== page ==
Tuesday, April 13, 2010

River Community Council support for Nairn Swimming Pool

Community Councillor Stephanie Whittaker told her colleagues how she felt strongly about the pool and that the River Council should should write and tell Highland Council that they felt strongly that it should be retained. Support was Stephaine was unanimous and scepticism was voiced over the consultation process.
Highland Councillor Graham Marsden was present and told those in attendance that he shared their concerns and that he felt just as strongly as them on the subject and that he thought that for a holiday town the loss of the pool would be iniquitous. He added that there was now a year to make a business case for keeping the pool open. He also explained how there would shortly be a meeting of all Nairn Councillors and the Pool management to ensure that everything is done to make a case for keeping the pool.
More from the River Community Council meeting later.


Brian @ MyNairn.com said...

"He added that there was now a year to make a business case for keeping the pool open. "

Don't be daft, Graham - the HC has too many managers, and pays too much on contractors. Address problems like that and there will be no need to attack local services on the scales being proposed.

Reasoned debate said...

"the HC has too many managers, and pays too much on contractors"

Perhaps Brian you could let us know as to where you get your figures from with regard the number of managers Highland Council employs (together with their financial renumeration), and what business model you are using to make the statement that HC has "too many"? It is all too easy to make bold statements, but facts are needed to make them anything other than opinion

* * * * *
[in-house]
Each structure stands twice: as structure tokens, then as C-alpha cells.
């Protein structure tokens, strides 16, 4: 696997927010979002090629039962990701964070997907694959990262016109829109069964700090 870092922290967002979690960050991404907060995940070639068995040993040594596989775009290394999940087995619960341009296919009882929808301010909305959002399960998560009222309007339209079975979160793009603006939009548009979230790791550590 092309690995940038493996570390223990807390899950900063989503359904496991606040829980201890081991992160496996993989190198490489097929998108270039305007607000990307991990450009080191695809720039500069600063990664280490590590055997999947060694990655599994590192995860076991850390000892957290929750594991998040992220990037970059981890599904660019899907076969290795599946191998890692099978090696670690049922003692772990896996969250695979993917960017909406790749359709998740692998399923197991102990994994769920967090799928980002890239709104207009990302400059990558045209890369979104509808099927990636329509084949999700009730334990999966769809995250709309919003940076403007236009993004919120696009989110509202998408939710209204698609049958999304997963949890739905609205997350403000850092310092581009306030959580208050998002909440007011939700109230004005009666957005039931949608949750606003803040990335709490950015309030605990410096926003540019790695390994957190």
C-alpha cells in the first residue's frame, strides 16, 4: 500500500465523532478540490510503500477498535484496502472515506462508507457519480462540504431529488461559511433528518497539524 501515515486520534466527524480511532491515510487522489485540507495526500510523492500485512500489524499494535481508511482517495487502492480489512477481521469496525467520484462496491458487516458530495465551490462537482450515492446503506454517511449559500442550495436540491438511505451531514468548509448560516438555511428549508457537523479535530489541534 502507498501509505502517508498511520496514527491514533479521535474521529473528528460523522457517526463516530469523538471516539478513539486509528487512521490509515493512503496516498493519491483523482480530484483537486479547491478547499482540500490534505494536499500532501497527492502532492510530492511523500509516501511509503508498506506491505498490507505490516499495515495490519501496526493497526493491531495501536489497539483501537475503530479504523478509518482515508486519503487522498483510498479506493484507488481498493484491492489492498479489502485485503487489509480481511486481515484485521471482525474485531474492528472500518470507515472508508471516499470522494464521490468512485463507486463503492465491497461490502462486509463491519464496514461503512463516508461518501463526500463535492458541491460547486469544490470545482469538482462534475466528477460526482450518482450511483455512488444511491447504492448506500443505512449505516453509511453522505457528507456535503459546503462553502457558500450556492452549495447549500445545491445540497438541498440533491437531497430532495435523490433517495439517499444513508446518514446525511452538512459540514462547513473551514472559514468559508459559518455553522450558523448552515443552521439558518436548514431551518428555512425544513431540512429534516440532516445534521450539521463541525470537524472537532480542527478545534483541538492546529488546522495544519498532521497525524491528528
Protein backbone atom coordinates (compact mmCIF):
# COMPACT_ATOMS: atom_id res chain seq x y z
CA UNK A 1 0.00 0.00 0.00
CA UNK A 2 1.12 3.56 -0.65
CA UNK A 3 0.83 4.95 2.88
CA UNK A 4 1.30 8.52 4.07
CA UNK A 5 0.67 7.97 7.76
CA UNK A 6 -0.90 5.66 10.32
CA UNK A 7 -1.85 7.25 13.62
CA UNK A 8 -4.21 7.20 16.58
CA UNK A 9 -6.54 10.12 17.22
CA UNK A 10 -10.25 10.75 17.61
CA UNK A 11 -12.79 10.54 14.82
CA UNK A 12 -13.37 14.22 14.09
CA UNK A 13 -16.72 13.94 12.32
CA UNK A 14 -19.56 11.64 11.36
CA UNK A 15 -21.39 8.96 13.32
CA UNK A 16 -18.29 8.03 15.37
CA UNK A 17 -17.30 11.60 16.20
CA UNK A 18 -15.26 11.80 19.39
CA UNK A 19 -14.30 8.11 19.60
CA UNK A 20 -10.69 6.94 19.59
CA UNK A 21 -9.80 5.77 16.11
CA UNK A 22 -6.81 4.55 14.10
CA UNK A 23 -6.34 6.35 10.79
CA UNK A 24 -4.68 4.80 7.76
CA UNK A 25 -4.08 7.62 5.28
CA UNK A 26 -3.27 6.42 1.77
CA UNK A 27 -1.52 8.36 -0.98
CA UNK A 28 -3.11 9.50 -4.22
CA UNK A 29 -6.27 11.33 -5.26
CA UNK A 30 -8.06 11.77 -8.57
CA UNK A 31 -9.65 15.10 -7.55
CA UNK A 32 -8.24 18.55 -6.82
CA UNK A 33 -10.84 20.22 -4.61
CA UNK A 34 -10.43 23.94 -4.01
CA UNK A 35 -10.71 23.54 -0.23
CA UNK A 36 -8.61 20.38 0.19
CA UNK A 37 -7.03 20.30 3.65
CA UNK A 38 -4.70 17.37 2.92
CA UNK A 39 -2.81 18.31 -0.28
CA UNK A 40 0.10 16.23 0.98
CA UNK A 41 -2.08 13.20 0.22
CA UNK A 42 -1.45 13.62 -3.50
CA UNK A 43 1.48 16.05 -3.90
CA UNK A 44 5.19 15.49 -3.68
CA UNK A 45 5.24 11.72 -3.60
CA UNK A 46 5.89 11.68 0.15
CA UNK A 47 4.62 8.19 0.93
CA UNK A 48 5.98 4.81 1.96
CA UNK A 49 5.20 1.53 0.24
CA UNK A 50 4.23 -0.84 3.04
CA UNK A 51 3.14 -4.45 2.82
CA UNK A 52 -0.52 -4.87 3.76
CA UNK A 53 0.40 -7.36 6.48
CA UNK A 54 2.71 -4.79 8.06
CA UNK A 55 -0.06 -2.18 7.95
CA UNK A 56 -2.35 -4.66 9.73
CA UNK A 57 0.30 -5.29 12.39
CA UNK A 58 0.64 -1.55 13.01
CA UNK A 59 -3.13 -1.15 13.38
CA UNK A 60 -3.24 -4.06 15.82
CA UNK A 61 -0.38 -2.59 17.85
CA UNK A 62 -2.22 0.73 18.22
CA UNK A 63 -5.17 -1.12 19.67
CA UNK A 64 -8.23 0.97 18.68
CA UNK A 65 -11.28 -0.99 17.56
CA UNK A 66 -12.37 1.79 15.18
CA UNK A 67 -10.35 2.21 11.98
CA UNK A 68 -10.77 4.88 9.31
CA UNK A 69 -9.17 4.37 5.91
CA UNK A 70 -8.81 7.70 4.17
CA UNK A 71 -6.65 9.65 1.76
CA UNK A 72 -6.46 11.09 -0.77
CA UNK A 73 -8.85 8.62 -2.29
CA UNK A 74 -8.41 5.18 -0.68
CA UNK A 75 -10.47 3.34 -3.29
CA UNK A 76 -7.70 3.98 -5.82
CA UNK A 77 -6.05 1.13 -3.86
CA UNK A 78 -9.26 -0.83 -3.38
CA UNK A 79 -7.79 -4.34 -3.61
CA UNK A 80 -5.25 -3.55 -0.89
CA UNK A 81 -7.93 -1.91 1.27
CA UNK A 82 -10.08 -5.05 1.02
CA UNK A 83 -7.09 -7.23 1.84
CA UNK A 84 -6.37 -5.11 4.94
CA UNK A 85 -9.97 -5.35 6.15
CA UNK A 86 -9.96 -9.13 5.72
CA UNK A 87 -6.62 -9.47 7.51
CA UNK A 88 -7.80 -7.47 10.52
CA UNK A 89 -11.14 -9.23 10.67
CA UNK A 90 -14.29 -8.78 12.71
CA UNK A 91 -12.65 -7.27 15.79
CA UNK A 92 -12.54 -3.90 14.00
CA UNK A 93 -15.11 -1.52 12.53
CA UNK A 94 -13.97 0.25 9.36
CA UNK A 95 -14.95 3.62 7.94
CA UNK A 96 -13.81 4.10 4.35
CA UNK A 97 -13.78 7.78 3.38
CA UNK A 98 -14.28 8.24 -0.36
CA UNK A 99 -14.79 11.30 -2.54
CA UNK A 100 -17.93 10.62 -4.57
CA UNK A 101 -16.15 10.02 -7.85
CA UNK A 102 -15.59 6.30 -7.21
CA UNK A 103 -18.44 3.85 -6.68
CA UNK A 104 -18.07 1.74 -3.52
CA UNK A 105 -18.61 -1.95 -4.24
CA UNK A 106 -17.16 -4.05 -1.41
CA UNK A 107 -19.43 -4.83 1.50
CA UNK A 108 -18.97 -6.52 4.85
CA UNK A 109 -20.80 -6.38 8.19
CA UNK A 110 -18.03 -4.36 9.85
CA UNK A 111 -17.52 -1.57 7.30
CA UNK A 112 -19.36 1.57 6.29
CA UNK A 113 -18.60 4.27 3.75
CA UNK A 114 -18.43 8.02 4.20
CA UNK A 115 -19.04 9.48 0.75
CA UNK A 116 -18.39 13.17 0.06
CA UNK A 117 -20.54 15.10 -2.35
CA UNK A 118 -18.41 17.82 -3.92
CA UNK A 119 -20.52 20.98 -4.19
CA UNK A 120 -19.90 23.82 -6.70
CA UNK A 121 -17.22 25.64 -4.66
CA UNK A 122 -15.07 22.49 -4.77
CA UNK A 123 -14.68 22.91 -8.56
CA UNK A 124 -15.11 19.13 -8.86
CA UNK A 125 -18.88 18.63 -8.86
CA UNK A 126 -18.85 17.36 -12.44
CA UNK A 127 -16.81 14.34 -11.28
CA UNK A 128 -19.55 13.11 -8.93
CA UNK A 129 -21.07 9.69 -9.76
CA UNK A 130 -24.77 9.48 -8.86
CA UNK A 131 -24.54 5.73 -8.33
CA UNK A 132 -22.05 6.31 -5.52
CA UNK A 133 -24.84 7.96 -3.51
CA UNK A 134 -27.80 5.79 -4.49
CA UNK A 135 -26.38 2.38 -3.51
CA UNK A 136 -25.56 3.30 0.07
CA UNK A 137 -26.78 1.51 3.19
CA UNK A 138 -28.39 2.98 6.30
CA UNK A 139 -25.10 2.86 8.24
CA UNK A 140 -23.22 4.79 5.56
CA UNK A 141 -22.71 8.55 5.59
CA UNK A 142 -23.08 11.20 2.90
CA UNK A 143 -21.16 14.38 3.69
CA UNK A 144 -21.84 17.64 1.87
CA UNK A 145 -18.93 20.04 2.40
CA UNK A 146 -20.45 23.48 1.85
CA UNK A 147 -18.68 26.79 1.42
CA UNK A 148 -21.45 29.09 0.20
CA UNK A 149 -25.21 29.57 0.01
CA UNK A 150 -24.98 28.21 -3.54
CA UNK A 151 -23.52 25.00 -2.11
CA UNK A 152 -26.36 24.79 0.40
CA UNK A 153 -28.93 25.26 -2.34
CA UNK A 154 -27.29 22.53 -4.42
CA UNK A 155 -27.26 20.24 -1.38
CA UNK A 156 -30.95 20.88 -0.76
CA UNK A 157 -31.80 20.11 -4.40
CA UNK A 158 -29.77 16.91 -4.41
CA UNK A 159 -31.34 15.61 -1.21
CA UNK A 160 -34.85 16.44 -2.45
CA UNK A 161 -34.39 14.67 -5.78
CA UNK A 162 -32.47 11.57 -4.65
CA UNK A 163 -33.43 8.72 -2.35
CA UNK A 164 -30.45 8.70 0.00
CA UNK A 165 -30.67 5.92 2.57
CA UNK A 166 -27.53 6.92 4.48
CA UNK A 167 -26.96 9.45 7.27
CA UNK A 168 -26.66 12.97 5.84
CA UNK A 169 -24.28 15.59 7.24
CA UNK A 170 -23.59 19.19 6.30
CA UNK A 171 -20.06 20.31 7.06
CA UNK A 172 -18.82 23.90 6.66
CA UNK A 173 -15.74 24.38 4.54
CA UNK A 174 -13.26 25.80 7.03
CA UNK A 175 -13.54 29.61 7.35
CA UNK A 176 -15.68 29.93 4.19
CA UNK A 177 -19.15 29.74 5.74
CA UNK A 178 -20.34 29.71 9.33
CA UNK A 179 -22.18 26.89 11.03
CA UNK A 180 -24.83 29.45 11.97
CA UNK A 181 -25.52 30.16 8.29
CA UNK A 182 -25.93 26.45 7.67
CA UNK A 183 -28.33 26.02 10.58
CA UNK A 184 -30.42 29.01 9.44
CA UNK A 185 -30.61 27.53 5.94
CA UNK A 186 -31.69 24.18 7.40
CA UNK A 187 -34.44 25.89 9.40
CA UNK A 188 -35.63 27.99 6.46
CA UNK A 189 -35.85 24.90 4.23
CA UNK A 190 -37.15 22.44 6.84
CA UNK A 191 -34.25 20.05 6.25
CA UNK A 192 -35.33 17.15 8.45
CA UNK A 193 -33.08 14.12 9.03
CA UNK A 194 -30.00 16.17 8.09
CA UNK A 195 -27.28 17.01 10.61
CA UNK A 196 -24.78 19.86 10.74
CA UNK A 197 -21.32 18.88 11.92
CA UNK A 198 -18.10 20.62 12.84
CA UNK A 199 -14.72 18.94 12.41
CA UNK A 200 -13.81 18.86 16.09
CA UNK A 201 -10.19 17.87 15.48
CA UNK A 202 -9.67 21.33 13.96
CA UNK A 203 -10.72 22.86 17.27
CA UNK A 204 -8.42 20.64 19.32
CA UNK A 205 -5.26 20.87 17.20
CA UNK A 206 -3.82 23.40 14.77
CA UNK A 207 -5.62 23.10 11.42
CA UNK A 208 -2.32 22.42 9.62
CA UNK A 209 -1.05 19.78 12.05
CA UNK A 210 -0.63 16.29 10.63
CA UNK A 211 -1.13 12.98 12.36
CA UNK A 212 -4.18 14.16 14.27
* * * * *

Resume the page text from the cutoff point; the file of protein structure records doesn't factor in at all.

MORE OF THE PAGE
With regard contracts you may not know that all are tendered for in Scotland?


Are you suggesting that Highland Council still pays too much through this tendering process and should somehow become independent from other Scottish councils with regard this process?

Doggie Paddle said...

There all bloody barking mad at Glenurquhart Road they have no qualms about awarding councilors &
& some in so called high places huge amounts of money when they take voluntary redundancy or retire
early, as always with an obscene amount, then have the cheek to say
they might have to close Nairn Baths due to lack of funds,could somebody please tell me how the hell there is never a problem finding the money when it comes to
you know who.

Graisg said...

Regardless of any statistics available or not to Brian he seems to be broadly in line with a consensus emerging in the Highlands, namely that Highland Council management should take the biggest hit and not Highland Communities.
Just go along to NairnMatters.com once again to remind yourself of how people feel.
Here's a piece from the editorial of this week's West Highland Free Press:

'There is no doubt that Highland Council has to make moderate spending cuts this year and next. But there is a lot of doubt about the way they are doing it.Two months ago we pointed out that, while savingshave to be made, Highland Council was starting from
such a high level of public expenditure that the cuts need not and should not "be at the expense of services to those who need them most".

But that is exactly what is happening. Instead of trimming the vanity spending which had been
showered around in the previous 10 golden years, and sustaining its investment in essential front-line
services, Highland has chosen to cut "equally" across the board. So old folks' care services in remote areas, which already operate on a shoestring, lose proportionately the same amount of money as Eden Court Theatre, which does not.

Despite all of the end-of-the-world histrionics in the Glenurquhart Road chambers, Highland Council is this year cutting just two per cent of its budget. That amounts to £12 million out of £600 million. As a
proportionate guide and nothing more, councillors'fees and expenses alone total almost £2 million a year.
That is not a "perfect storm", or the death of public spending in the Highlands. It is no more than a
reversion to the levels of spending in around 2008 —
and we do not recall being told two years ago that we'll all have to look after the old folk unassisted.'

Graisg said...

Thread now closed, thank you for your contributions.